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2003 Mouton Rothschild, 2006 Climens, 1999 Dom Perignon…

July 19, 2012

It was very kind of Ms Angelina Teh from the Singapore office of Bordeaux Index to invite me for dinner at Imperial Treasure Great World on 11 July 2012, saying she couldn’t wait to share with us a bottle of 2003 Ch Mouton Rothschild. I can’t imagine anyone would turn down such an offer. And so, we duly showed up and drank the following over a simple but highly-refined Cantonese cuisine.

1999 Dom Perignon (courtesy Kieron). Soft bubbles, subdued effervescence, leaner than the 2000, the citrus notes gelling very well with the crystalline minerality without much of the usual oxidation. A quiet bystander, but it certainly has the stuffing to hold its own against more exuberant rivals. A good start.

2007 Peter Michael Mon Plaisir. Aired in bottle for an hour. Too cold initially, resulting in a subdued affair although notes of green apples and melons with a mild grassy overtone were apparent. As the temperature warmed up, and with further airing, it fleshed out considerably, gaining in body and presence with further notes of bananas, pineapples and other tropical fruits emerging nicely, just missing the last ounce of complexity that comes from a Burgundy. Lovely.

2003 Ch Mouton Rothschild (courtesy Angelina). We had been promised that this wine, contrary to all expectations, is drinking very well now, and it certainly was. Aired in bottle considerably before being served. Very open on the nose, with some of the classic Pauillac signature of tea leaves and tobacco box already apparent. Incredibly, it became even more open over time, the wine soft and fleshy against the recessed wood and tannins, leaving behind just enough of the cabernet structure without any tell-tale sign of burnt, just missing in tertiary characteristics at this stage. It reminded me of other wines of 2003 that I’ve had over the past year — Clerc Milon, Sociando Mallet, Lagrange — that had, similarly, seemed to be evolving at a much faster pace than usual for Bordeaux. An effect of the heat-stressed vintage? Will it last the distance, or fall off the cliff completely? Only time will tell. But if you do have enough of this wine to spare, now is a good time to get to know it better.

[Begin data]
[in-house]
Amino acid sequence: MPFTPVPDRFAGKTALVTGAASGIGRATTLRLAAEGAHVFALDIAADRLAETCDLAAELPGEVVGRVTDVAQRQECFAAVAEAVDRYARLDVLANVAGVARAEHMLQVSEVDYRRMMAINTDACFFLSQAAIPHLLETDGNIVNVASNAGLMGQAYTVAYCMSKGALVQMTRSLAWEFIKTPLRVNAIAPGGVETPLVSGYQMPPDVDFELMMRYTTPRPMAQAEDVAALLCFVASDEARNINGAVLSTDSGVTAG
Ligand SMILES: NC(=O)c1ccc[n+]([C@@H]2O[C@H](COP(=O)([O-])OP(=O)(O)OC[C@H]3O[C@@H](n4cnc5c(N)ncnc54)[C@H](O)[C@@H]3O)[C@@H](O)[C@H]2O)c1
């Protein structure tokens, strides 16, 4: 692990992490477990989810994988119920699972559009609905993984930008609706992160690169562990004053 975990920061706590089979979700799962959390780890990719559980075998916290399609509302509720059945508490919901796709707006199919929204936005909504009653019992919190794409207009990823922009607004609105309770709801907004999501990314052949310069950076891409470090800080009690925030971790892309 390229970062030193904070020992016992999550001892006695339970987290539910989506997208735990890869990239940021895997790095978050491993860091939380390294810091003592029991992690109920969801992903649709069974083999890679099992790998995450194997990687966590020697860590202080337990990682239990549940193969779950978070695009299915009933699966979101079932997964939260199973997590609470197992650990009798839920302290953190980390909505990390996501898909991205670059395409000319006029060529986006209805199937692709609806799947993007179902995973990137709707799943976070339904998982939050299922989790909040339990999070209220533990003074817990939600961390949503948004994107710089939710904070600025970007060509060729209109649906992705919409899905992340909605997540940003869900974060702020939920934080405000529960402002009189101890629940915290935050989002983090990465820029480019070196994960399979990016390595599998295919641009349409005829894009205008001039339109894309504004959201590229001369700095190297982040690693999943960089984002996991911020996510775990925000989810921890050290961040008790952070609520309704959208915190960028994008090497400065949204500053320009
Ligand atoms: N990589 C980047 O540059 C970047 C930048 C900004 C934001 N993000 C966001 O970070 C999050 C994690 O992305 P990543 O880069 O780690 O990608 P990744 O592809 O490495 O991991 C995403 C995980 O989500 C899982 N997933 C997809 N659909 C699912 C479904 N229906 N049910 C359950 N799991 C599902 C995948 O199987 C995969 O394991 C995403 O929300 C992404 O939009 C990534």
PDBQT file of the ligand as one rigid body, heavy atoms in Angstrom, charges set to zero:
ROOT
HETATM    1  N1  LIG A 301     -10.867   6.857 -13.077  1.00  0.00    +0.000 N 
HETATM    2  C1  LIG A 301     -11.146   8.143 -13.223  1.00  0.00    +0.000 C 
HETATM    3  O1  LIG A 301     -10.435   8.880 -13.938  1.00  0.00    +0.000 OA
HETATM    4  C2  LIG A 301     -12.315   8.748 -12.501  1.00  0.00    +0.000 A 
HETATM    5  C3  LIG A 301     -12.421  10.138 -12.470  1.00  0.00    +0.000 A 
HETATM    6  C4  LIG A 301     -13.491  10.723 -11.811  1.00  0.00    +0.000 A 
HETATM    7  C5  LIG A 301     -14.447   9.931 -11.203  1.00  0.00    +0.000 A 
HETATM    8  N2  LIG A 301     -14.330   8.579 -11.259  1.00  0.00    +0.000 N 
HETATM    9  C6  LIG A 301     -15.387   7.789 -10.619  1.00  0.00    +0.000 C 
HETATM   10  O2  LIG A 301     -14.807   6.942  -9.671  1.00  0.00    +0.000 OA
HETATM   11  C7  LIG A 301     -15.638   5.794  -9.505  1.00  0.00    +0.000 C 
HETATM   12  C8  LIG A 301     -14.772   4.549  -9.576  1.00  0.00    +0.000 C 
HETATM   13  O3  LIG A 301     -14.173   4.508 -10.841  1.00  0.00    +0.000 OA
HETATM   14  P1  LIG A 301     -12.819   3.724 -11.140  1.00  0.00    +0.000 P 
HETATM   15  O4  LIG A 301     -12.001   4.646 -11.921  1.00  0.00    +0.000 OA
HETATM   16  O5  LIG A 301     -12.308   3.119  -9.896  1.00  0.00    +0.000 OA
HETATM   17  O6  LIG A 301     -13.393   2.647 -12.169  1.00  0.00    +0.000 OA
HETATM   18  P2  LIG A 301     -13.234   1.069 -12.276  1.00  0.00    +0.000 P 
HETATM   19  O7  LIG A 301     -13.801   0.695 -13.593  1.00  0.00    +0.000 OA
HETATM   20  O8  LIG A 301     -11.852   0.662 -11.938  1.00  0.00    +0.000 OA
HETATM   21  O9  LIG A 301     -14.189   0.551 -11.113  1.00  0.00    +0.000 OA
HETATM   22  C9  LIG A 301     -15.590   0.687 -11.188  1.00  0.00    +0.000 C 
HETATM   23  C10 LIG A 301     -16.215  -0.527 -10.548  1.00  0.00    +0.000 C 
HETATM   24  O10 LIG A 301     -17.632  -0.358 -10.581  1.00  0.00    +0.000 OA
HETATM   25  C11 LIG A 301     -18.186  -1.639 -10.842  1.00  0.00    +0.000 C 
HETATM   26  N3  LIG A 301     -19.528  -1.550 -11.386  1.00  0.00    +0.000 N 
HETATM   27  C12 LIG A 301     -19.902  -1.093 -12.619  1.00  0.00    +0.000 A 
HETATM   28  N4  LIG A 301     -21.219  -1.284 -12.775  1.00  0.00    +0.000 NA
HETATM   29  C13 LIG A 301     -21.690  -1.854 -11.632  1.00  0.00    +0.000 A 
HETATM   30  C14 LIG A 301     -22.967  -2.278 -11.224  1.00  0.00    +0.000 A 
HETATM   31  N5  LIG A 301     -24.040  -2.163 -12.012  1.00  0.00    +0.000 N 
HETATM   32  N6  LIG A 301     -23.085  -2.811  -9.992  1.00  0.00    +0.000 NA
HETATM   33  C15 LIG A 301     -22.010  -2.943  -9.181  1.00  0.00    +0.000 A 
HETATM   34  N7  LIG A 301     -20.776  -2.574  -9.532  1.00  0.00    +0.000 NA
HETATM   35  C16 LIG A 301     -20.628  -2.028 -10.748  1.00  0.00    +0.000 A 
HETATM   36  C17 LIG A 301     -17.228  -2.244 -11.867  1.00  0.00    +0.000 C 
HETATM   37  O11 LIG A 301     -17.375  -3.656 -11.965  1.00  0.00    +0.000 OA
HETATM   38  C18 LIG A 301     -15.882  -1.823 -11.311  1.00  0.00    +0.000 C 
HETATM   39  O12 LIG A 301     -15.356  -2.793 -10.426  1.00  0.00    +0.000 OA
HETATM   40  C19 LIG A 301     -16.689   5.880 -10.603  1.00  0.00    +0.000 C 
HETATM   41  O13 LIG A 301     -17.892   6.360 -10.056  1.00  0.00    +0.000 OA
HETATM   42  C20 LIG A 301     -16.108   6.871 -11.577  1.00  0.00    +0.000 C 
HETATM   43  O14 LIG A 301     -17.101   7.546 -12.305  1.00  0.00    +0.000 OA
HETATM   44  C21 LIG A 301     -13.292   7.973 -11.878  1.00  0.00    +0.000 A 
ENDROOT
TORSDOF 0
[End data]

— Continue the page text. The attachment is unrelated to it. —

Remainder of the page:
2006 Ch Climens (courtesy Pipin). In my opinion, Climens is the true flagbearer of the entire Bordeaux dessert wine industry. Classic Barsac character, where making an understatement is the order of the day. Apricot, some honey, fig, sancha, sparkling with just the right level of acidity and a deeper vein of orangey citrus amidst a certain austre steeliness. Superb at this stage, and should hold for many years to come. The perfect way to conclude a wonderful evening. My sincere thanks to everyone for their contributions.

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